Bavarian beer purveyors concerned about a smelly Oktoberfest are hoping bacteria can make the experience more enjoyable. They plan to pour a solution of live bacteria on the floors of Munich’s beer tents, in an effort to knock out the inevitable festival smells usually covered up by a fog of cigarette smoke.
Voters in Bavaria passed a statewide smoking ban in July, and it took effect last month. Oktoberfest gets an exception through 2011, but organizers want to conduct a test run during the festival’s 200th anniversary, which starts next week.
Its ill effects aside, cigarette smoke is a pretty effective cover for the putrid smells that accompany boozy revelry — think rotting food scraps, stale beer and, of course, the porta-potty zone. Without a haze of smoke, beer tent organizers fear customers will forgo ordering steins full of the world’s best märzen.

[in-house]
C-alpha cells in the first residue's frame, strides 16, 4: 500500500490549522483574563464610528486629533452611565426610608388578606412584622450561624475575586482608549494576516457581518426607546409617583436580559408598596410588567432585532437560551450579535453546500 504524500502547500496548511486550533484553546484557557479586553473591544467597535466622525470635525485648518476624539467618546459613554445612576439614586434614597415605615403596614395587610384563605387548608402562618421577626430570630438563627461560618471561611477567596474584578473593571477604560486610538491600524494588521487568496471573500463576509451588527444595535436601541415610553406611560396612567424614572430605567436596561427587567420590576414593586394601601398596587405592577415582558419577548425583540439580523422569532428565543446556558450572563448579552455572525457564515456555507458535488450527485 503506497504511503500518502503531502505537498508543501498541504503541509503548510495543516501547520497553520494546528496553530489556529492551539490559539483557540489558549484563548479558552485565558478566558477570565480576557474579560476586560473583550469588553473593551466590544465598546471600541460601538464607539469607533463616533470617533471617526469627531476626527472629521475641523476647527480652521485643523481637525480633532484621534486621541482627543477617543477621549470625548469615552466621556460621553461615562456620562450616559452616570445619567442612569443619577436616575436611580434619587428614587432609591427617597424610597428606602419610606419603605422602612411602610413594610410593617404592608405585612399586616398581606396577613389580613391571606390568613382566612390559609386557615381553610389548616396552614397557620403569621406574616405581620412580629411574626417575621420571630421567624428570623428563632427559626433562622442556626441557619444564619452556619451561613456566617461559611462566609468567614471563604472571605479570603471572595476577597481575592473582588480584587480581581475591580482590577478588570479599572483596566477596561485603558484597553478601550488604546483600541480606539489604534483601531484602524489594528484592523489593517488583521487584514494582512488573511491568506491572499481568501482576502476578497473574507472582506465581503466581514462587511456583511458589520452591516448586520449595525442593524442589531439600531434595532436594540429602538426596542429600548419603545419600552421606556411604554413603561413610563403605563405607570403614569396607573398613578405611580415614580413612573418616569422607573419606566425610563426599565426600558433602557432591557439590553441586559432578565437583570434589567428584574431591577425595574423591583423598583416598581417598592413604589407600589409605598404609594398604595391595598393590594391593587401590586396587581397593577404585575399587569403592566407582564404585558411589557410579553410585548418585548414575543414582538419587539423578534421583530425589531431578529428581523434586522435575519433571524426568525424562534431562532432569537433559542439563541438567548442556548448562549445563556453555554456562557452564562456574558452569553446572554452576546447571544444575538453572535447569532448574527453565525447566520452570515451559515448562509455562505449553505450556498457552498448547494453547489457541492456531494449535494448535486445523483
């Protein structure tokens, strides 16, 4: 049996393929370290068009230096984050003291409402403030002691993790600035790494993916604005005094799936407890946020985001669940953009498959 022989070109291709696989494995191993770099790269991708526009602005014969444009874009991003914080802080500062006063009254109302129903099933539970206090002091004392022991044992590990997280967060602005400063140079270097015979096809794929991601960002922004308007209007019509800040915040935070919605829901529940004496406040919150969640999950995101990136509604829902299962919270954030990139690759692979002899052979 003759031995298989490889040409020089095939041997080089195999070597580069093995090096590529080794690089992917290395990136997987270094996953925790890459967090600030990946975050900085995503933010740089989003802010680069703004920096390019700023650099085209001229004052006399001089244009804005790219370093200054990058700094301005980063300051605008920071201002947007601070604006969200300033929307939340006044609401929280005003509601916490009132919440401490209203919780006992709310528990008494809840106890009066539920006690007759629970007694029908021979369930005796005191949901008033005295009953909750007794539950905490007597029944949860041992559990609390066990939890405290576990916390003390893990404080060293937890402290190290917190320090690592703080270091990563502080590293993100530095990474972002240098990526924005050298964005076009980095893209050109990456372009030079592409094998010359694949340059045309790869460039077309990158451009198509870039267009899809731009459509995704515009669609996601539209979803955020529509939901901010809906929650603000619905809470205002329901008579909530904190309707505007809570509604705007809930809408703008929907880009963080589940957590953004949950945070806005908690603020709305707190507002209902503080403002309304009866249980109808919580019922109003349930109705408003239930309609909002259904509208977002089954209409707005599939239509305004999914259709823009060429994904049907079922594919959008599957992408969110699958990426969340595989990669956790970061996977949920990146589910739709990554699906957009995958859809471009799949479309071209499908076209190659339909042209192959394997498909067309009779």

As Der Spiegel reports, three beer tent owners plan to pour a solution with special bacteria into the floorboards and aisles between tables and toilets. The bacteria, called “Elbomex,” is sold as a soil additive, the newspaper reports. Its manufacturer also promotes the bacteria’s ability to cover up foul smells found in wastewater treatment facilities, stables and compost piles, Der Spiegel says. All that remains is a faint scent of soil.
Ricky Steinberg, who owns the famous brewery Hofbräu, already tried it out and said it seems to work. Still, beer-tent owners are fearing the worst: “You hear from nightclub owners that the smell has gotten very bad,” Steinberg told Munich’s Merkur newspaper.
Other than Hofbräu, Oktoberfest organizers were keeping mum on which tents were using the bacteria. Apparently, festivalgoers will be able to smell for themselves.